Oscars 2021 Predictions: Who Will Win Best Picture, Actor and Actress?


“The Father”

“Judas and the Black Messiah”

“Mank”

“Minari”

“Nomadland”

“Promising Young Woman”

“Sound of Metal”

“The Trial of the Chicago 7”

“Nomadland” has received practically each main award this season, together with high honors from the Producers Guild, the Directors Guild and the Golden Globes. By all accounts, this Frances McDormand highway drama ought to have the ability to steamroll its method to the Oscars for finest image. Then once more, “1917” took the identical prizes final 12 months and nonetheless misplaced on the Oscars to “Parasite.” Could “Nomadland” discover its charmed voyage lower brief, too?

Let’s take a look at the would-be insurgents. For many citizens, “Promising Young Woman” is enjoying very like “Parasite” — it’s recent and up to date, tackles an vital subject with a darkish humorousness, and ends in a approach that calls for dialog. There’s additionally “Minari,” which confirmed across-the-board energy just like “Nomadland” and “Promising Young Woman”: In addition to nominations for finest image and directing, every of these three motion pictures bought nods for its screenplay, modifying, and not less than one member of its forged.

“The Trial of the Chicago 7” received the highest prize on the Screen Actors Guild, however I’m nonetheless iffy on its best-picture possibilities: Aaron Sorkin couldn’t land a directing nomination, and the movie isn’t assured of a win in some other class. (Only three movies have ever received finest image with out choosing up one other Oscar first, and the final one was 1935’s “Mutiny on the Bounty.”)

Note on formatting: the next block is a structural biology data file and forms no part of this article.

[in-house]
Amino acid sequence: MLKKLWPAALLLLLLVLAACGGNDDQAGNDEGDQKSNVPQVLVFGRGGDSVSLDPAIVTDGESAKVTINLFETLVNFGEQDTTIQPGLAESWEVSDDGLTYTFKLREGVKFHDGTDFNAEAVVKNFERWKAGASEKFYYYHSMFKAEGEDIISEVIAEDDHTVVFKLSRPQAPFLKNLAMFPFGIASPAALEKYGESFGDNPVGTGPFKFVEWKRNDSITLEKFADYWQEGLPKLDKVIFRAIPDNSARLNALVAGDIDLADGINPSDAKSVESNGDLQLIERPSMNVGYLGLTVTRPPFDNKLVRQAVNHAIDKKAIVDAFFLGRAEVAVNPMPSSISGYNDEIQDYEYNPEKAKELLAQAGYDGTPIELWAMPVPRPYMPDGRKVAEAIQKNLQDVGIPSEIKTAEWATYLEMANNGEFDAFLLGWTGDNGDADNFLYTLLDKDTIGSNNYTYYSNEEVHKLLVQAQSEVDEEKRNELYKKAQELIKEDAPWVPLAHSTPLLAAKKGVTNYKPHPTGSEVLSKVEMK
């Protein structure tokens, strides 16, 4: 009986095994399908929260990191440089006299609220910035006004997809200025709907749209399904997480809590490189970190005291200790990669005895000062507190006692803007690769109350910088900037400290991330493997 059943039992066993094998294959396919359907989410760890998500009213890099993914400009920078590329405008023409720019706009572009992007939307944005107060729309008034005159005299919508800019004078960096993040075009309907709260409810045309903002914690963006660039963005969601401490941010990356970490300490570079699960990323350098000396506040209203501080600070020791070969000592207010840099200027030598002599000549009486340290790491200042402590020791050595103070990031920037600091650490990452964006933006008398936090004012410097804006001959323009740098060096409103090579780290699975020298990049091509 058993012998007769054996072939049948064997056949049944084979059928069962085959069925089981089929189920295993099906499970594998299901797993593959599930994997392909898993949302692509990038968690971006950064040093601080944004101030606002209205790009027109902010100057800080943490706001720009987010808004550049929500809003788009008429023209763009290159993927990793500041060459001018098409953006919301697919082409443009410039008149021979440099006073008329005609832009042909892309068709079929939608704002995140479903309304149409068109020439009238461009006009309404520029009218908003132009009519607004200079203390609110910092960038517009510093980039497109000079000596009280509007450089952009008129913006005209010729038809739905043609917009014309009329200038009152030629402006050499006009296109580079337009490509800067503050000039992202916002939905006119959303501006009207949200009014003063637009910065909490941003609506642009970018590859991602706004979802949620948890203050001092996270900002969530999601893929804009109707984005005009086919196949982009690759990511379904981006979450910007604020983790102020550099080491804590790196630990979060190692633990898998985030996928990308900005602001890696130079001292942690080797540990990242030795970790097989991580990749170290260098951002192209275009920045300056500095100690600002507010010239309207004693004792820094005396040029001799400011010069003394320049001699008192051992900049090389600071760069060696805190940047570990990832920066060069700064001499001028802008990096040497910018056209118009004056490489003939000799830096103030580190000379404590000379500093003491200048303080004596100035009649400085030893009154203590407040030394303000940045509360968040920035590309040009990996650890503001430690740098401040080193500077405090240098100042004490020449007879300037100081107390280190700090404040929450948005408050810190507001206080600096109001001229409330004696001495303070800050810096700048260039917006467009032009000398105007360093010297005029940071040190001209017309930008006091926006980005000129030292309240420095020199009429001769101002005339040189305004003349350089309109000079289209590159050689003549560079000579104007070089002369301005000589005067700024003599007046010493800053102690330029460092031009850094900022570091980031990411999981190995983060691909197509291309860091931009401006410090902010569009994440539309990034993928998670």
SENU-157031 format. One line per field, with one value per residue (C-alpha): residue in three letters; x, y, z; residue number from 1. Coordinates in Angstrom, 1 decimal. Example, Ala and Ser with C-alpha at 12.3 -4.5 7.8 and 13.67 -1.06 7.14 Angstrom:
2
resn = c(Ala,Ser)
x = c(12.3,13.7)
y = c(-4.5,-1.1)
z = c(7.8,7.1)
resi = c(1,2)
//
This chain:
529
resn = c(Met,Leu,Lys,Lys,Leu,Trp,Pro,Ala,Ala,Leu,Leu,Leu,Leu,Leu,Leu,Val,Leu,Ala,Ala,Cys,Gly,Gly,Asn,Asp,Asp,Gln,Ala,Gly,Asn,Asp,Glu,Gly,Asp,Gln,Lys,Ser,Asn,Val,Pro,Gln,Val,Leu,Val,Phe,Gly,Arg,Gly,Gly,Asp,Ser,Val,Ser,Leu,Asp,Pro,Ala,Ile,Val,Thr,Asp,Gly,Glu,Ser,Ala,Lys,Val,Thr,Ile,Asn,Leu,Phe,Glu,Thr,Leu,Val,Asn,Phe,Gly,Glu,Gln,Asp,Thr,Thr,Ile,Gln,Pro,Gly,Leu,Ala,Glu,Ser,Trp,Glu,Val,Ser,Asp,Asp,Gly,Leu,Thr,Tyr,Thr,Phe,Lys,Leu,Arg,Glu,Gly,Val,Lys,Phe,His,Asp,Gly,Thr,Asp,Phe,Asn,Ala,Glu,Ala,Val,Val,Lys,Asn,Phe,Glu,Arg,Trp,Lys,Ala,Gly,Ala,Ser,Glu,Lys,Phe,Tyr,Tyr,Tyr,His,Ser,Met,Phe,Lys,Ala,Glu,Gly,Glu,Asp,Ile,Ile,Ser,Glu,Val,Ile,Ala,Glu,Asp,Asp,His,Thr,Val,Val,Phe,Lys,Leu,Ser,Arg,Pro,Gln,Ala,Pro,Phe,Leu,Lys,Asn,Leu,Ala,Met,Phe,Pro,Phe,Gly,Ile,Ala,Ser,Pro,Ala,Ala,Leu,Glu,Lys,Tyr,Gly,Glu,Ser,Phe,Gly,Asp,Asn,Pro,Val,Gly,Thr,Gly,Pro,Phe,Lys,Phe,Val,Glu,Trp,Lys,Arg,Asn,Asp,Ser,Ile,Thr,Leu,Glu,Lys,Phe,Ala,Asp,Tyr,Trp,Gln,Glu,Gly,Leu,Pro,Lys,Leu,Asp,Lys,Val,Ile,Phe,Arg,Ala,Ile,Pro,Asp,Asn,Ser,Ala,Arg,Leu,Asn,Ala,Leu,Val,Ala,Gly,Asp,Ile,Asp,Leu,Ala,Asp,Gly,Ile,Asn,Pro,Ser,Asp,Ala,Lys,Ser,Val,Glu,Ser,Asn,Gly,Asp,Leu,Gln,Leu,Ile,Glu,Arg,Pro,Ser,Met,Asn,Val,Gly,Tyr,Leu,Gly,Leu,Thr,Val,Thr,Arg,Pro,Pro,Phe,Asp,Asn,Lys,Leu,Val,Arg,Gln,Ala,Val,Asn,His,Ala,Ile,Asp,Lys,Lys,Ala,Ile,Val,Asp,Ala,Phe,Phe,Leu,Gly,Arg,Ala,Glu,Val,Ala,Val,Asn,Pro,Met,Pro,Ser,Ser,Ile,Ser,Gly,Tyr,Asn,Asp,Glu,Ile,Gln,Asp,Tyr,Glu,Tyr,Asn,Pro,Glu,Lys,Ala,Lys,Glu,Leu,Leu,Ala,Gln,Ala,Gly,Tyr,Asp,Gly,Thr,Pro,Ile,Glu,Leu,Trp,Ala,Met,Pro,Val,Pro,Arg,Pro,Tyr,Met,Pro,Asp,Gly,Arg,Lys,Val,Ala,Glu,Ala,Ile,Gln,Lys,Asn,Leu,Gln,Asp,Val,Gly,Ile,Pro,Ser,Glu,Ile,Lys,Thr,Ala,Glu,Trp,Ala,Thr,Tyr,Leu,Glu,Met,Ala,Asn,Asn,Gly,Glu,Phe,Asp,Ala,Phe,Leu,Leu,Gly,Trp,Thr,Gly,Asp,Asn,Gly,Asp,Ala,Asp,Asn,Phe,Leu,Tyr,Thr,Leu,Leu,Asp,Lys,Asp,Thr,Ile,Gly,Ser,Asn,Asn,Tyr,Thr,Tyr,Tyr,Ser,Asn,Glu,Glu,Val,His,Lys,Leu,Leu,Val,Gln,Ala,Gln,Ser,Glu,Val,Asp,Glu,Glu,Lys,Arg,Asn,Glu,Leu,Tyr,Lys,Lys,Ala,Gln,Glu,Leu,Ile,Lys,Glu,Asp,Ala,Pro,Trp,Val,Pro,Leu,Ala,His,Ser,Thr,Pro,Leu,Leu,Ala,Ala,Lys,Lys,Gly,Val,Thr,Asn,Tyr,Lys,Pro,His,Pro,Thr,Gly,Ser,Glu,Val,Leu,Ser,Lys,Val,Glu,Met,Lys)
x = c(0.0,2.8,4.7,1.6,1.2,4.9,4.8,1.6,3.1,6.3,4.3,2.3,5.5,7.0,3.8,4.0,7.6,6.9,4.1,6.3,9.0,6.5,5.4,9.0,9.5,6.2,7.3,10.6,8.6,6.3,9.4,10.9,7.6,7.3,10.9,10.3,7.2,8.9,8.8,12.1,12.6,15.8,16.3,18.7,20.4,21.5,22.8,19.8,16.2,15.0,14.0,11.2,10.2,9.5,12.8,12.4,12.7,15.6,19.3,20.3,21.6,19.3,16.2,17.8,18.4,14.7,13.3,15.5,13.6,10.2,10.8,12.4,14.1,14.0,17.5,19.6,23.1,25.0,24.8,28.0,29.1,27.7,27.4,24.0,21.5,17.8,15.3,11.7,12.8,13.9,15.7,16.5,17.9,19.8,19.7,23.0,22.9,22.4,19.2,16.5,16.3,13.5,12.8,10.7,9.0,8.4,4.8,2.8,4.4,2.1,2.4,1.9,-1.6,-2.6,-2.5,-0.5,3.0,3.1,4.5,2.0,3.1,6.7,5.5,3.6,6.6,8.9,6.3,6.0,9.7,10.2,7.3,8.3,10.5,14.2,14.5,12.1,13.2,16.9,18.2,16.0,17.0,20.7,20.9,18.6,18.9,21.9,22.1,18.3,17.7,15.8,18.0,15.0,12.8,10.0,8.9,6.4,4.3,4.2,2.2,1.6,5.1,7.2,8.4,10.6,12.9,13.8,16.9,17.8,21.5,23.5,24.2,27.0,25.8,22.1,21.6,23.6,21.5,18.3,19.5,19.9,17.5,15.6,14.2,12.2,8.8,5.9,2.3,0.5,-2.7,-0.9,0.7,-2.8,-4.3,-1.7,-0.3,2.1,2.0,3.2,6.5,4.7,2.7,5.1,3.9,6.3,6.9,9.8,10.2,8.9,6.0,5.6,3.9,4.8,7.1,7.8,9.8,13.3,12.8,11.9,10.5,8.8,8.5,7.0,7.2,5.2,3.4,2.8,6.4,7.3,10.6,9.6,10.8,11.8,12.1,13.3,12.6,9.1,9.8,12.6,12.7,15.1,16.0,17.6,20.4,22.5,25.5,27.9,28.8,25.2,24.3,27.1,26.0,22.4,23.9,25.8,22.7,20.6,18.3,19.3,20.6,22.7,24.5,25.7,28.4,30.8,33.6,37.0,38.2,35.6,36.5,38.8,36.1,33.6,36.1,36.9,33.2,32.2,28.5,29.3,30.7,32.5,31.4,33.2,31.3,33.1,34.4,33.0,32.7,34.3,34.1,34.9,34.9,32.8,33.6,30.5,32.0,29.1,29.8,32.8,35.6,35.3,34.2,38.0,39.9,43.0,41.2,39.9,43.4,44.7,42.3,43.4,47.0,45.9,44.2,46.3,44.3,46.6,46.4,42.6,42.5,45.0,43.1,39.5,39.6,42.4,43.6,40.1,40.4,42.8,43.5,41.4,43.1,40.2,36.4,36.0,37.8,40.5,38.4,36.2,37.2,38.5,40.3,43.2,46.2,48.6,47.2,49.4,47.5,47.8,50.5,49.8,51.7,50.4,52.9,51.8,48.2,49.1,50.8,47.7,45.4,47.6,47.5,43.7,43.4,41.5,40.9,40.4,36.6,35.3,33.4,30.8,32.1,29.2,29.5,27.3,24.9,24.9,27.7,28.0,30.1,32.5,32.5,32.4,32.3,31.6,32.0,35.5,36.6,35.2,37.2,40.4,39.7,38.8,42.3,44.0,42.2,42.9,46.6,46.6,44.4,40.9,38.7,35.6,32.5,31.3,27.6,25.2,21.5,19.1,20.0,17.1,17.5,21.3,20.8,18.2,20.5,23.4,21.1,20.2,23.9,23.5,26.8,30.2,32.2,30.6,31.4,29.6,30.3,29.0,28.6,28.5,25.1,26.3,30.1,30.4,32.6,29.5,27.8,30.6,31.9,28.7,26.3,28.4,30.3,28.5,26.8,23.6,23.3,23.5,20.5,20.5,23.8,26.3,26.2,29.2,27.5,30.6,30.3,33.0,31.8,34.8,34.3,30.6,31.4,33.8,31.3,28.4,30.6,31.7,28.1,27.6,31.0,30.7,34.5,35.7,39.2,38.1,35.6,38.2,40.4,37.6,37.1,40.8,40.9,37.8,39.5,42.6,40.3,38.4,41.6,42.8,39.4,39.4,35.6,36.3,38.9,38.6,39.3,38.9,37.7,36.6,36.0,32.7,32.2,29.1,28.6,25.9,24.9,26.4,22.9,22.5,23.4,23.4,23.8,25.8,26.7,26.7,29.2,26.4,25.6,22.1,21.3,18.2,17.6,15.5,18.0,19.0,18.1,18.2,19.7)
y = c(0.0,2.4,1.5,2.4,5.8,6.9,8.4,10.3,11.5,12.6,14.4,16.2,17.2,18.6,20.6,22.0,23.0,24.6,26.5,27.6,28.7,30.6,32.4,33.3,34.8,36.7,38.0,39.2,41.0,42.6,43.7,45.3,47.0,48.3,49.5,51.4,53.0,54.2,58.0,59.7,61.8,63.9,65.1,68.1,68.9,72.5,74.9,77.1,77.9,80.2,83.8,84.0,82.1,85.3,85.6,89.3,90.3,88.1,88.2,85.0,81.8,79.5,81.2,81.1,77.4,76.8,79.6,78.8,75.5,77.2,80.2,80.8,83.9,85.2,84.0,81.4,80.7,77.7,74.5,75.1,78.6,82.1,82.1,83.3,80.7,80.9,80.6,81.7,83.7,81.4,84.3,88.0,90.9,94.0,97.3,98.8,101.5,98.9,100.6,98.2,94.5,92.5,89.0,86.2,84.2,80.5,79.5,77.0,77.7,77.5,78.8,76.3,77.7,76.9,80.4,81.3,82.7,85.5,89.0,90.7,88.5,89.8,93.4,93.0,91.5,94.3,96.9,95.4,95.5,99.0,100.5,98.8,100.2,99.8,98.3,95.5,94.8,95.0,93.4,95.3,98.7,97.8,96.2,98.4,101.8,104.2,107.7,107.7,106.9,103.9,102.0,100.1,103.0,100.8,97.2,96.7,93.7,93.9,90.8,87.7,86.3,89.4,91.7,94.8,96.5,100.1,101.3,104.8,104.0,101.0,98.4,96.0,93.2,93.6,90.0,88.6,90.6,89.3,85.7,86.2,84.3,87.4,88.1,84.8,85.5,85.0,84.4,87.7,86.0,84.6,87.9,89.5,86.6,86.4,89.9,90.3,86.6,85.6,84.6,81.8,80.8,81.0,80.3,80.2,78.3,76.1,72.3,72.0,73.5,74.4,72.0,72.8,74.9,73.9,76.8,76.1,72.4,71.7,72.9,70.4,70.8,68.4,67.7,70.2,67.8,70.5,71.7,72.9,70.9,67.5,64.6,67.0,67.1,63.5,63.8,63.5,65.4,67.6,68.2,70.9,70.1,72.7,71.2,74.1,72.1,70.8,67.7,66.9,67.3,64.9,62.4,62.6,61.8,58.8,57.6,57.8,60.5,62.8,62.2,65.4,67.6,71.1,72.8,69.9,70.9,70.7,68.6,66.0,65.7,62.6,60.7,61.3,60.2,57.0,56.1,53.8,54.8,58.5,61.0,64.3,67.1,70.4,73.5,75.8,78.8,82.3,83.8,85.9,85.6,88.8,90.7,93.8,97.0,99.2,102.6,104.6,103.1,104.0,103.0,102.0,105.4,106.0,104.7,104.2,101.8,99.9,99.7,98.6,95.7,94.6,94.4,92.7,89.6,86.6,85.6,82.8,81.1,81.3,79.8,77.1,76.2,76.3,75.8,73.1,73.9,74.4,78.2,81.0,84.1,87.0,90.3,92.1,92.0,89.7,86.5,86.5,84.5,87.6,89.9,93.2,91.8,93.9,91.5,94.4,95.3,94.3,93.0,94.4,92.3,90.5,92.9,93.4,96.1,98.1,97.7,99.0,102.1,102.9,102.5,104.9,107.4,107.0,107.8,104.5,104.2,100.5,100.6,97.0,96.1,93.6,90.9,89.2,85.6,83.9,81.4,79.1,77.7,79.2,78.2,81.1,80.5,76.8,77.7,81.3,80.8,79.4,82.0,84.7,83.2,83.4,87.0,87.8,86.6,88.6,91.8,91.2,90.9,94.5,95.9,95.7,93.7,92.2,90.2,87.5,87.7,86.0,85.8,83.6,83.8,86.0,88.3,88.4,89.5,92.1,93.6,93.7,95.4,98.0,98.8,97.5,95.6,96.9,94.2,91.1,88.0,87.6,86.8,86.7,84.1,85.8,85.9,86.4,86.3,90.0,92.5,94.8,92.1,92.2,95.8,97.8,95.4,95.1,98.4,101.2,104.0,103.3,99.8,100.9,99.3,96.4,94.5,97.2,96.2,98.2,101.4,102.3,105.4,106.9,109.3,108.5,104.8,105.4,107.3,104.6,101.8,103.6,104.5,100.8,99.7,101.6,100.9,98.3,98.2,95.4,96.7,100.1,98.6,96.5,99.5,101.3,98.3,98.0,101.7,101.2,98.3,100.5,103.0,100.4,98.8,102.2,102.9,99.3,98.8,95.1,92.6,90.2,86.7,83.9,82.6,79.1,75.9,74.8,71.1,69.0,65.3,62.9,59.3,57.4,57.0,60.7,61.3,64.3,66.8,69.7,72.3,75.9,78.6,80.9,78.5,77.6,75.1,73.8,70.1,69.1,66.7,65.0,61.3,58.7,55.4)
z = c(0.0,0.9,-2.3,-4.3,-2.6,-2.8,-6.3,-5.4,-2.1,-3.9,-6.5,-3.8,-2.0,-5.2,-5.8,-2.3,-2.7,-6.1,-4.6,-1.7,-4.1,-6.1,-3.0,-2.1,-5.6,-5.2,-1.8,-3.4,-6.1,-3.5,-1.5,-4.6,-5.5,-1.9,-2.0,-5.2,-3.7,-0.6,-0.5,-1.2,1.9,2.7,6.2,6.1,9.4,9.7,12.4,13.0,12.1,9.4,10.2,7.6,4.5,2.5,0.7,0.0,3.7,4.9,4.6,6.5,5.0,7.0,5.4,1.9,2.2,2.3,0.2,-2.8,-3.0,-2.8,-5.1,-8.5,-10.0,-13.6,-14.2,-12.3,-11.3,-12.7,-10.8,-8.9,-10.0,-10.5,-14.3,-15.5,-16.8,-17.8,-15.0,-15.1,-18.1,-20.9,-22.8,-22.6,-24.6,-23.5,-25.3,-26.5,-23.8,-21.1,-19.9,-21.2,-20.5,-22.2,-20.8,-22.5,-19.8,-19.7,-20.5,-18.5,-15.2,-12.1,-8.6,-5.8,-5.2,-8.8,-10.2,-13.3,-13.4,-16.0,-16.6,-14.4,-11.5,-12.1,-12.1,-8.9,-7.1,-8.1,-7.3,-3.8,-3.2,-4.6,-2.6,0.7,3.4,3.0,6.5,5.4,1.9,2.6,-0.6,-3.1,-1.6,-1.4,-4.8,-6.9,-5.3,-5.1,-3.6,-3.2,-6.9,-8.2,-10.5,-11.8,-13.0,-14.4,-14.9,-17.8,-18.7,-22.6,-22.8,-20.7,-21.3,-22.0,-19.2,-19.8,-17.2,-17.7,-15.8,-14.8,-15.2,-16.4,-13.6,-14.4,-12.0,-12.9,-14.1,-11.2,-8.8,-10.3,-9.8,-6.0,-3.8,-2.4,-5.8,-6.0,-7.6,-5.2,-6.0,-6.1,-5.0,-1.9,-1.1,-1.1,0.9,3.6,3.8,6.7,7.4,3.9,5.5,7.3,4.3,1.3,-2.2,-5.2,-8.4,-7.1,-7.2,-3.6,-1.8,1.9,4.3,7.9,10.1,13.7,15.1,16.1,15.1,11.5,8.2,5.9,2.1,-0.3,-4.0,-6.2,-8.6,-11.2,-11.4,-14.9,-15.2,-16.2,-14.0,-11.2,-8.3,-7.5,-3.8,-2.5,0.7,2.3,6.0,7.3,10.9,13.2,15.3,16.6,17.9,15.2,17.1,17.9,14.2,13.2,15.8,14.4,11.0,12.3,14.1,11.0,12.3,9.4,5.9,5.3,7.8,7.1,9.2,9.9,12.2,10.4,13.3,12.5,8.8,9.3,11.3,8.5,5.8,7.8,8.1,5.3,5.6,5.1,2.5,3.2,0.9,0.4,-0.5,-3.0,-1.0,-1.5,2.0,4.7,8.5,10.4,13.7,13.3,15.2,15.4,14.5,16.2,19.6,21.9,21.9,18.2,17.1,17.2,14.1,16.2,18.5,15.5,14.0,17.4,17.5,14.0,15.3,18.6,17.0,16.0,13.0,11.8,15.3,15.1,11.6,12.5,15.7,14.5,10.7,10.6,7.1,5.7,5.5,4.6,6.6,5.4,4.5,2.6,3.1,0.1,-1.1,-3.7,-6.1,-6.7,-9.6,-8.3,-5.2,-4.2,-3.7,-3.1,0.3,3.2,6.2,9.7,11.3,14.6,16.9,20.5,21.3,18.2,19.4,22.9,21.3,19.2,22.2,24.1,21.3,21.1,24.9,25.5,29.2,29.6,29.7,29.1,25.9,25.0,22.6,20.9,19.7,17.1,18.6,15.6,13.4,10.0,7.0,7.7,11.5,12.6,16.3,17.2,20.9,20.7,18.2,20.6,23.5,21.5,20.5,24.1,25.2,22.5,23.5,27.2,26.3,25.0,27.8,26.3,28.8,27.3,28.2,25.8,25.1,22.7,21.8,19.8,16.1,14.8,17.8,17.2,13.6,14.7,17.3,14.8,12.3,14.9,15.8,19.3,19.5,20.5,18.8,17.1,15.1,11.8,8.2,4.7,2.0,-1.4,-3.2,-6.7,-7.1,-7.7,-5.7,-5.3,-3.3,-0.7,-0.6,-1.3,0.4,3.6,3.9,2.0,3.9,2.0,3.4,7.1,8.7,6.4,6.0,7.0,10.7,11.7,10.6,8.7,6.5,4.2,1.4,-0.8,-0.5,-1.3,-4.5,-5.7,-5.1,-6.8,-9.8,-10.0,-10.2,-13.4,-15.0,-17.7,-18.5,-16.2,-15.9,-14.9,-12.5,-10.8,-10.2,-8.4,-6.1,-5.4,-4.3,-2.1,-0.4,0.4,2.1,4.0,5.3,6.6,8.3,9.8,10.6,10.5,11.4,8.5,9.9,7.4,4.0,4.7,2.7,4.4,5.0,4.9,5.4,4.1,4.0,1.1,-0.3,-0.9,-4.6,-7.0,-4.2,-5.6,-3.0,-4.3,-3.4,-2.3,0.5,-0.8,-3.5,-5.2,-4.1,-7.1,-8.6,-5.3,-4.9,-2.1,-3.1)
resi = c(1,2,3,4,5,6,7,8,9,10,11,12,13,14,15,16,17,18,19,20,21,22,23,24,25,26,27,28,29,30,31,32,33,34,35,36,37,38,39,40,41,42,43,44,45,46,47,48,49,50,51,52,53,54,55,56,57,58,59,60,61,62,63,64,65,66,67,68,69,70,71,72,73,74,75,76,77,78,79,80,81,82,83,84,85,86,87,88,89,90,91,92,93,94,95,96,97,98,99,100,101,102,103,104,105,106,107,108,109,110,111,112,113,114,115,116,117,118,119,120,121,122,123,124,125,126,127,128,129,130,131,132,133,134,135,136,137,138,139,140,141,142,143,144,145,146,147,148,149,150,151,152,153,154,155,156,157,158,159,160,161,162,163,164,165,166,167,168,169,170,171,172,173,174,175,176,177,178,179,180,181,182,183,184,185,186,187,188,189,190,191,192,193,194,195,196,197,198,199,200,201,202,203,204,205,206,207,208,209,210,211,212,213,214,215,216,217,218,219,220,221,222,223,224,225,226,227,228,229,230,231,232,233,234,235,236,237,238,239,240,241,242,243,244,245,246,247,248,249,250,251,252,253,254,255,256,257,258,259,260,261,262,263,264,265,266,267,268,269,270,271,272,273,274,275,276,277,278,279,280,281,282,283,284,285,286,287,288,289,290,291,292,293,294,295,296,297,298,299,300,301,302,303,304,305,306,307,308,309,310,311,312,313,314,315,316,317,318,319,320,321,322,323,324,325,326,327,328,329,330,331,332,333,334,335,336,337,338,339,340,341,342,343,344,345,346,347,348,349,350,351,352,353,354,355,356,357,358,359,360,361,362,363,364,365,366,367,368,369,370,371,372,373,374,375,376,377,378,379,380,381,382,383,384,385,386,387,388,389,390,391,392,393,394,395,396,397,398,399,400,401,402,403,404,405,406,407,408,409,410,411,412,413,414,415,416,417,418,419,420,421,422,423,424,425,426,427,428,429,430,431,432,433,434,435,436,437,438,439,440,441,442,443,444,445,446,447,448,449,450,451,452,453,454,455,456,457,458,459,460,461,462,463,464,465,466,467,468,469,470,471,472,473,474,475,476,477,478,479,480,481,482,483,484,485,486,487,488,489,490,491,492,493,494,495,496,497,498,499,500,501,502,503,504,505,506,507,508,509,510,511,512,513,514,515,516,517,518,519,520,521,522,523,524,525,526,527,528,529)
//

If any contender can sneak previous “Nomadland,” I believe it might be “Promising Young Woman.” But the sector is so diffuse that finally, I believe the front-runner will maintain.

Lee Isaac Chung, “Minari”

Emerald Fennell, “Promising Young Woman”

David Fincher, “Mank”

Chloé Zhao, “Nomadland”

Thomas Vinterberg, “Another Round”

No matter what occurs within the best-picture class, I nonetheless anticipate the “Nomadland” director Zhao to win this Oscar after accumulating each main directing prize this season, together with the bellwether Directors Guild Award. It also helps that Zhao has a giant Marvel movie, “Eternals,” coming out in several months: That’s the sort of meteoric rise to A-list director that Oscar voters want to feel they helped facilitate. Zhao would become only the second woman to win the best-director Oscar, after Kathryn Bigelow (“The Hurt Locker”), and the first woman of color to ever take this trophy.

Riz Ahmed, “Sound of Metal”

Chadwick Boseman, “Ma Rainey’s Black Bottom”

Anthony Hopkins, “The Father”

Gary Oldman, “Mank”

Steven Yeun, “Minari”